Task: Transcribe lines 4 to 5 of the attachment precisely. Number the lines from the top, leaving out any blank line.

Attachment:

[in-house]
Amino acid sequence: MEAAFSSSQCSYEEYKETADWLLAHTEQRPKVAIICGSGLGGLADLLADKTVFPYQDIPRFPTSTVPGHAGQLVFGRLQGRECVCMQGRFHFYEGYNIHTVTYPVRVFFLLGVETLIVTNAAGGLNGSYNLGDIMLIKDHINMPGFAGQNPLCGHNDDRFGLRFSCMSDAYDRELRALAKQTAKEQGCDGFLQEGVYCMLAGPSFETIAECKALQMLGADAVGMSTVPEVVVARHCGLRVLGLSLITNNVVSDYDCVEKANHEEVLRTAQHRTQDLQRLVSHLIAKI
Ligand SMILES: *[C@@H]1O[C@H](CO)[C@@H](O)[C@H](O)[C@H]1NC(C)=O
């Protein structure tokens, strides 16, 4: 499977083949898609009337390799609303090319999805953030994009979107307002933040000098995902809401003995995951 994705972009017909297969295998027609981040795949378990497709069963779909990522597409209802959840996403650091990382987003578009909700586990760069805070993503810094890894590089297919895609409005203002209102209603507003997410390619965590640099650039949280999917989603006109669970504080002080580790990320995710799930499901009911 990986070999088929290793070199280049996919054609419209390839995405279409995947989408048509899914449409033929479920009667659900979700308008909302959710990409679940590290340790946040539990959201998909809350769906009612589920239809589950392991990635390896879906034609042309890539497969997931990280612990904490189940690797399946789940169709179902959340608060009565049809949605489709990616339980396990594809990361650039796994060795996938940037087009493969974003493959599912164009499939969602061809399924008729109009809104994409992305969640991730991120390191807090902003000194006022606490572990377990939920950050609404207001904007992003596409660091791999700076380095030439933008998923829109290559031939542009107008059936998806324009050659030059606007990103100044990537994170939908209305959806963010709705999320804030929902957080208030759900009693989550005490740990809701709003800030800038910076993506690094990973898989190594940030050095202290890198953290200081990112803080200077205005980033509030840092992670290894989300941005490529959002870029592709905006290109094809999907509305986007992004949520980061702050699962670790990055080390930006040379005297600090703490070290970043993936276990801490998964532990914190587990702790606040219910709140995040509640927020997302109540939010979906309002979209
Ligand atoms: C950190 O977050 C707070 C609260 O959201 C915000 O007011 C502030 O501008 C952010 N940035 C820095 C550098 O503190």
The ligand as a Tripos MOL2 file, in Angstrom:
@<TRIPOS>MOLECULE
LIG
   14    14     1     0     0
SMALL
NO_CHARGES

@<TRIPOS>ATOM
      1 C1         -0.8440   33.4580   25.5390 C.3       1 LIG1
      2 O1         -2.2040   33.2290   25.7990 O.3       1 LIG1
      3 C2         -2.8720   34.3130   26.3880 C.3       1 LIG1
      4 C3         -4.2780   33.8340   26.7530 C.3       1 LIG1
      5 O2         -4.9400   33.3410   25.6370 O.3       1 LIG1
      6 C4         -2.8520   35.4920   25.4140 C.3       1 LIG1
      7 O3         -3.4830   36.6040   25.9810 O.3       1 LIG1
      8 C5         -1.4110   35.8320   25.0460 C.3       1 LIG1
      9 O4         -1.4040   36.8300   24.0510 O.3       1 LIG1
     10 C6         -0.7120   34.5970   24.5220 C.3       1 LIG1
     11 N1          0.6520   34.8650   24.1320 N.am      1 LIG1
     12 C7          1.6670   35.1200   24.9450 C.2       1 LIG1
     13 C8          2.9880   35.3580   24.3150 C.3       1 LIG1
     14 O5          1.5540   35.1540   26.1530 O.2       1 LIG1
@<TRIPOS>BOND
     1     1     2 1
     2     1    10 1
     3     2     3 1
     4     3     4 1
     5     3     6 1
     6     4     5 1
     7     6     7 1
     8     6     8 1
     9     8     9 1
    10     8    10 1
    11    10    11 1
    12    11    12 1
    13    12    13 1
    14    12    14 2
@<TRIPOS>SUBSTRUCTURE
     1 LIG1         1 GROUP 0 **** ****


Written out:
């Protein structure tokens, strides 16, 4: 499977083949898609009337390799609303090319999805953030994009979107307002933040000098995902809401003995995951 994705972009017909297969295998027609981040795949378990497709069963779909990522597409209802959840996403650091990382987003578009909700586990760069805070993503810094890894590089297919895609409005203002209102209603507003997410390619965590640099650039949280999917989603006109669970504080002080580790990320995710799930499901009911 990986070999088929290793070199280049996919054609419209390839995405279409995947989408048509899914449409033929479920009667659900979700308008909302959710990409679940590290340790946040539990959201998909809350769906009612589920239809589950392991990635390896879906034609042309890539497969997931990280612990904490189940690797399946789940169709179902959340608060009565049809949605489709990616339980396990594809990361650039796994060795996938940037087009493969974003493959599912164009499939969602061809399924008729109009809104994409992305969640991730991120390191807090902003000194006022606490572990377990939920950050609404207001904007992003596409660091791999700076380095030439933008998923829109290559031939542009107008059936998806324009050659030059606007990103100044990537994170939908209305959806963010709705999320804030929902957080208030759900009693989550005490740990809701709003800030800038910076993506690094990973898989190594940030050095202290890198953290200081990112803080200077205005980033509030840092992670290894989300941005490529959002870029592709905006290109094809999907509305986007992004949520980061702050699962670790990055080390930006040379005297600090703490070290970043993936276990801490998964532990914190587990702790606040219910709140995040509640927020997302109540939010979906309002979209
Ligand atoms: C950190 O977050 C707070 C609260 O959201 C915000 O007011 C502030 O501008 C952010 N940035 C820095 C550098 O503190």